Thursday, May 8, 2014

Physically Based Shader v0.11

RSRMs are up and running on my PBR shader.

Local point lighting.
Directional lighting from behind camera. Materials are exactly the same.
Here's a quick demo of the setup. You can see a material with various levels of smoothness and metallicity:

Sunday, May 4, 2014

Physically Based Shader v0.10

So I started learning CG a few weeks ago (partly inspired by an awesome GDC talk by Sean Murphy) in order to build a physically based shader. This here is the first version of that shader:

The shader takes four texture maps: "main color", "smoothness", "metallicity", and "normal". The main color gets split into the specular and diffuse map based on the smoothness and metallicity of the material. The specular contribution is a normalized Blinn-Phong and the diffuse contribution is an NdotL normalization that I made. Using a "light wrap" property, the material can transition from a lambert, to Valve's half-lambert, to a perfectly translucent material. This wrap can be used to help emulate partially bounced light and subsurface scattering with minimal additional cost. Both the spec and diffuse contributions are affected by a fresnel term that is softer on rough materials and shallower (due to a higher base reflectivity) on metallic materials. I also decided to use a physically-inaccurate attenuation model that uses a gaussian curve instead of the square of the distance. This sort of falloff is much easier to work with in a practical case because near to the illuminated object, it better models the light coming off an object that is not an infinitesimal point. This attenuation is currently calibrated to work best at ranges up to 15 meters (after which, the contribution of an individual light falls effectively to zero, and the light can be culled).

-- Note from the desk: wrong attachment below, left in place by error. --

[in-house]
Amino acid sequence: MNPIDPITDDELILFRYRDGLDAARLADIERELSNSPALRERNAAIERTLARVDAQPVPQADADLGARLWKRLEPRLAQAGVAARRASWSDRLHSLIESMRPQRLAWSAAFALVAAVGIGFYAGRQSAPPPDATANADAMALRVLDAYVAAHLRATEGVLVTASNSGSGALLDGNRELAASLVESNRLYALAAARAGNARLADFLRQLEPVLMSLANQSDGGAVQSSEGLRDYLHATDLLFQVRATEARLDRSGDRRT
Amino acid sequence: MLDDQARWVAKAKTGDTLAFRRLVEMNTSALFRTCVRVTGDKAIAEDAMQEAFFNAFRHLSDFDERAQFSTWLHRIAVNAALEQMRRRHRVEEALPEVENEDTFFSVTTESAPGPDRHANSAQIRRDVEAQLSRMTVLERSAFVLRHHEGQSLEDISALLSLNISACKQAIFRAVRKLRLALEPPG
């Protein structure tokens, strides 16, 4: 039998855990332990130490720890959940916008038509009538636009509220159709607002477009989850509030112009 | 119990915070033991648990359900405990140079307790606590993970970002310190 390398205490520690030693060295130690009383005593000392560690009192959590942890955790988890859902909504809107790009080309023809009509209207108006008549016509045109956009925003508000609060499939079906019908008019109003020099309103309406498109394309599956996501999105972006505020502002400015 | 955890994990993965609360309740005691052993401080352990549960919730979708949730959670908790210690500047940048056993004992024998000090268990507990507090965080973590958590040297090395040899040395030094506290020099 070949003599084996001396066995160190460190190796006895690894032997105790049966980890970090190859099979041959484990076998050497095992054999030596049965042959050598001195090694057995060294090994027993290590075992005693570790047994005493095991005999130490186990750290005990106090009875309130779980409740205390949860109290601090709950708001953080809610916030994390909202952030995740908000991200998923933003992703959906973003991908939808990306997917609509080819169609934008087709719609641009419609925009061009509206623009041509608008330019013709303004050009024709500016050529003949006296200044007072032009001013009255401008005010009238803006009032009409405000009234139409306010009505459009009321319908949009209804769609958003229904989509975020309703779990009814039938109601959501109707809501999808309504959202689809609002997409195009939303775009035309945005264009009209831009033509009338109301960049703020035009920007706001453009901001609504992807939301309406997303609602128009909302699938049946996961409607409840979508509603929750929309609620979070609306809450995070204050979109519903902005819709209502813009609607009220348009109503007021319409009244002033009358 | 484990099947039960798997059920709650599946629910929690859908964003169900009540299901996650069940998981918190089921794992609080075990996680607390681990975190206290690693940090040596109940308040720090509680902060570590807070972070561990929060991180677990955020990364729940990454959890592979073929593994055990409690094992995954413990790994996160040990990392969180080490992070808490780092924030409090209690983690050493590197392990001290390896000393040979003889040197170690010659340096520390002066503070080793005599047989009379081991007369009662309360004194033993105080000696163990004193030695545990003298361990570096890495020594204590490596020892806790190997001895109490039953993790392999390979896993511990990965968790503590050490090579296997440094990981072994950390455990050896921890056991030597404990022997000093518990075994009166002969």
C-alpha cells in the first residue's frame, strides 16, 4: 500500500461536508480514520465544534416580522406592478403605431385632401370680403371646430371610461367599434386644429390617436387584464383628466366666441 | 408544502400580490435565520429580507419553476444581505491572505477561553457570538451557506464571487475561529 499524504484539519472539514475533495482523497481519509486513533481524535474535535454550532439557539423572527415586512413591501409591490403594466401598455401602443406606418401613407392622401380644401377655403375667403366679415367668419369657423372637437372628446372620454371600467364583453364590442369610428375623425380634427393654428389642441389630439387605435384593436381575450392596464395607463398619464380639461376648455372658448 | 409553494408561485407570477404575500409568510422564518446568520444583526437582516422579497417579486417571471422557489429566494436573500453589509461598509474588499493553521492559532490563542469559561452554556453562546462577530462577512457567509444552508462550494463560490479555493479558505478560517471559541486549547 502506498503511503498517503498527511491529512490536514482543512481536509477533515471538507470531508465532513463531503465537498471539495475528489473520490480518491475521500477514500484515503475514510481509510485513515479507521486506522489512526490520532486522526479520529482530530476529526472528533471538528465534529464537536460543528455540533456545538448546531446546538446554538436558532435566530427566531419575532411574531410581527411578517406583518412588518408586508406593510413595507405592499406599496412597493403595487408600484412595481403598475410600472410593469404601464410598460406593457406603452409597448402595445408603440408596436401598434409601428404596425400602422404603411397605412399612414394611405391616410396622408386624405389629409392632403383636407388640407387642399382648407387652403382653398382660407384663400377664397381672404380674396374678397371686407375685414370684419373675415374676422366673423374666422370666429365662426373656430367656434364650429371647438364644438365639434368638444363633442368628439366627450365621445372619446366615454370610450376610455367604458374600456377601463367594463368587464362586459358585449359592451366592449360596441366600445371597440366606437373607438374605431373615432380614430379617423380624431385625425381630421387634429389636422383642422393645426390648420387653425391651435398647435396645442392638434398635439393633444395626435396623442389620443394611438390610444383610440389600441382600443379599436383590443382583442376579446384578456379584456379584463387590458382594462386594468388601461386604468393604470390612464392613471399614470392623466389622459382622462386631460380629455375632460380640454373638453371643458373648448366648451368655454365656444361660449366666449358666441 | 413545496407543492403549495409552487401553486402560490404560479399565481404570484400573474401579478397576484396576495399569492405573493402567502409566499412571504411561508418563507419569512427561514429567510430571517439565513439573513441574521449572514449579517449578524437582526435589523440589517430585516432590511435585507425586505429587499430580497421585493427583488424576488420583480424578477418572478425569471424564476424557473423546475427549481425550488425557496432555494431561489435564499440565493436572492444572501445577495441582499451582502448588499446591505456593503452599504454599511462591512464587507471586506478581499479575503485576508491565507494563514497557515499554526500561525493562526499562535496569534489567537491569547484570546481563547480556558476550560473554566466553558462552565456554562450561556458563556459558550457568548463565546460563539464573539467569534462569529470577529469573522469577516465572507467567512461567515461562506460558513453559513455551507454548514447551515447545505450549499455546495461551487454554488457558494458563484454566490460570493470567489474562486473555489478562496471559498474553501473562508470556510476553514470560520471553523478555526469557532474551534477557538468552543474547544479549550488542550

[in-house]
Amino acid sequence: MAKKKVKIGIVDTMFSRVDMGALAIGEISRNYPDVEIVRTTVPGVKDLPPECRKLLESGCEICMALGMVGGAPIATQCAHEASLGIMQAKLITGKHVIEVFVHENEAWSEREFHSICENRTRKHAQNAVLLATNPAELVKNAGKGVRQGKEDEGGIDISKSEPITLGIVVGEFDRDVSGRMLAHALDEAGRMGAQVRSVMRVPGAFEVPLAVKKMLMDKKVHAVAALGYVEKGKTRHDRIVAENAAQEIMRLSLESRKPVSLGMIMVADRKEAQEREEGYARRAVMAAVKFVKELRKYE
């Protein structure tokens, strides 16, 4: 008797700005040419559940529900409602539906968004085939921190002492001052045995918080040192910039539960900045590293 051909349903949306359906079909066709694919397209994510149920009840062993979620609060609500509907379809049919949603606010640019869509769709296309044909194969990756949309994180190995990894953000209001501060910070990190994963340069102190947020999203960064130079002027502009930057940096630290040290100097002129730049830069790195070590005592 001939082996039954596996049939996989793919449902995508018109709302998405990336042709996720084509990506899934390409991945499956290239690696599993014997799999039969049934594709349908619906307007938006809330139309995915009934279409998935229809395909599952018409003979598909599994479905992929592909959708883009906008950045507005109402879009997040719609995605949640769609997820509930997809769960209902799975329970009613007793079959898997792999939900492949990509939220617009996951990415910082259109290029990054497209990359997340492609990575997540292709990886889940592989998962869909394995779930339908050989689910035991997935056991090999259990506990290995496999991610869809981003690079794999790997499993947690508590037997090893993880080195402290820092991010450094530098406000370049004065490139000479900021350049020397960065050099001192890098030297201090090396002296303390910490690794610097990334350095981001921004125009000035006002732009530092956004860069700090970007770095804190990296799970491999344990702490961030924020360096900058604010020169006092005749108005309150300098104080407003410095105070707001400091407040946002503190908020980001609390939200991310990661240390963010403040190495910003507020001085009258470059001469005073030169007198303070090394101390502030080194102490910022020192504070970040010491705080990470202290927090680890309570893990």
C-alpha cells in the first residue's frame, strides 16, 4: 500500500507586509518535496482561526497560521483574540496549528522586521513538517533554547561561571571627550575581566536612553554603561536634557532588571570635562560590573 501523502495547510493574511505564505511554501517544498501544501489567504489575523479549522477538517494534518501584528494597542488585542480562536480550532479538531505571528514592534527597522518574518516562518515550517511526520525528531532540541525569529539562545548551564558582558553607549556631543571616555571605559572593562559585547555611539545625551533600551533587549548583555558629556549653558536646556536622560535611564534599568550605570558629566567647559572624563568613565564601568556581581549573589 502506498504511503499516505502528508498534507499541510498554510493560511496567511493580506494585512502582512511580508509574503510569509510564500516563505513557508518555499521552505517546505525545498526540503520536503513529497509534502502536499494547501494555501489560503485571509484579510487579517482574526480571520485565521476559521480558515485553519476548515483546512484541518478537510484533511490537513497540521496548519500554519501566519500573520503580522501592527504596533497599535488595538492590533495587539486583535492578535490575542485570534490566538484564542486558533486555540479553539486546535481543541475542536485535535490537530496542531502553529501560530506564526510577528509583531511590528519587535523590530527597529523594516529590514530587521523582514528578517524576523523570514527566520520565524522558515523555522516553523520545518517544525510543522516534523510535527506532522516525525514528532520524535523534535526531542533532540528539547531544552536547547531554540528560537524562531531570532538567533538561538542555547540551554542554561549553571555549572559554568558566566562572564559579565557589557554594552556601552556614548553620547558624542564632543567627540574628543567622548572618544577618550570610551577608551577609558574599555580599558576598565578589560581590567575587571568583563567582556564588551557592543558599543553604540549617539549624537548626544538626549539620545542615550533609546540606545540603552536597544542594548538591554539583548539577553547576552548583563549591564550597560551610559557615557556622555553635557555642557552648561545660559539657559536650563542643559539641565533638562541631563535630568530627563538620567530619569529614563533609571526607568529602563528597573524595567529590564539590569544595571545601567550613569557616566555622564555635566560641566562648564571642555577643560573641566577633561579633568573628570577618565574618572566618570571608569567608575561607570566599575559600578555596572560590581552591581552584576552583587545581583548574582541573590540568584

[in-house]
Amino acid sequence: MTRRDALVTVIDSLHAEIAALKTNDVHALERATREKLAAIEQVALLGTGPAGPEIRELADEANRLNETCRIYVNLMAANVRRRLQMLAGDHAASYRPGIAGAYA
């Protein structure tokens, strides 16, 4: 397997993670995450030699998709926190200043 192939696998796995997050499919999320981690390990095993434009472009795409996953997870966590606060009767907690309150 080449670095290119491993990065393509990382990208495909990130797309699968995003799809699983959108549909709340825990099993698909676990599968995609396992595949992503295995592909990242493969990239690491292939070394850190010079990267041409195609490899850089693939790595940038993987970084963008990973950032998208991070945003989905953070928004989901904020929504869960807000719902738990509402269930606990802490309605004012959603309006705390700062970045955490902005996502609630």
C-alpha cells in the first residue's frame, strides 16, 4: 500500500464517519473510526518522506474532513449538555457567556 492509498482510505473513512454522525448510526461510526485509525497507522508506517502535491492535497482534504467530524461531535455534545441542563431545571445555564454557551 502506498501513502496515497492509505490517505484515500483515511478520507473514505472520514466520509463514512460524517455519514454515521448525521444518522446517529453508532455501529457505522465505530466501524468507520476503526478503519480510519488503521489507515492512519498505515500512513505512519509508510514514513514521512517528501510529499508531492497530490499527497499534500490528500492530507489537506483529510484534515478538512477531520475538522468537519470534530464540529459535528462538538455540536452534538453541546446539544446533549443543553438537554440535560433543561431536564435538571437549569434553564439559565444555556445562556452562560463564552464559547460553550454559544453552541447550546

I had this shader nearly finished when Ludum Dare 29 started last weekend, so I used it all through the production of "The Fields" in order to test the shader's applicability in an actual production.

Rabbit in a minefield; lit by one directional light and an ambient.
I'm happy to report that it went pretty well! I discovered a bug that caused negative lighting in very rough, very metallic materials, but luckily, I was working in a game that only had rocks, dirt, wood, grass, and bunnies, so it wasn't much of an issue. After LD, I went back and fixed the bug (a problem in how I was normalizing my spec contribution that could cause it to go negative) and here we are at version 0.10!

Since it doesn't take very many maps and two of the maps are black and white, I found it pretty easy to work with and maps were generally pretty easy to generate. Everything except for the wood is hand-painted, and the only things in the scene not using the physical shader are the alpha cut-out materials. I hope to have a greater variety of colors and materials to shade in the next use case; World War I is not a very vibrant setting.

I still have a ways to go. The current shader uses the unity ambient light to determine non-direct shading and environment reflectivity. This looks okay on rough materials and diffuse materials, but becomes obviously flawed on specular metals -- especially when they have a not-very-noisy normal map. Next version will support RSRMs that will either be stand-alone reflectance maps, or will be overlayed on the ambient light and provide more value information than color. I think I'll add support for cube maps, since the main point of this shader is to be easy to work with and cheap to render, and I find cubemaps (and their mips) to be a pain in the ass to generate and work with (you can only ever appreciate them on extremely smooth surfaces, and if you have a lot of those, the failures of non-parallax corrected cubemaps start to show anyway).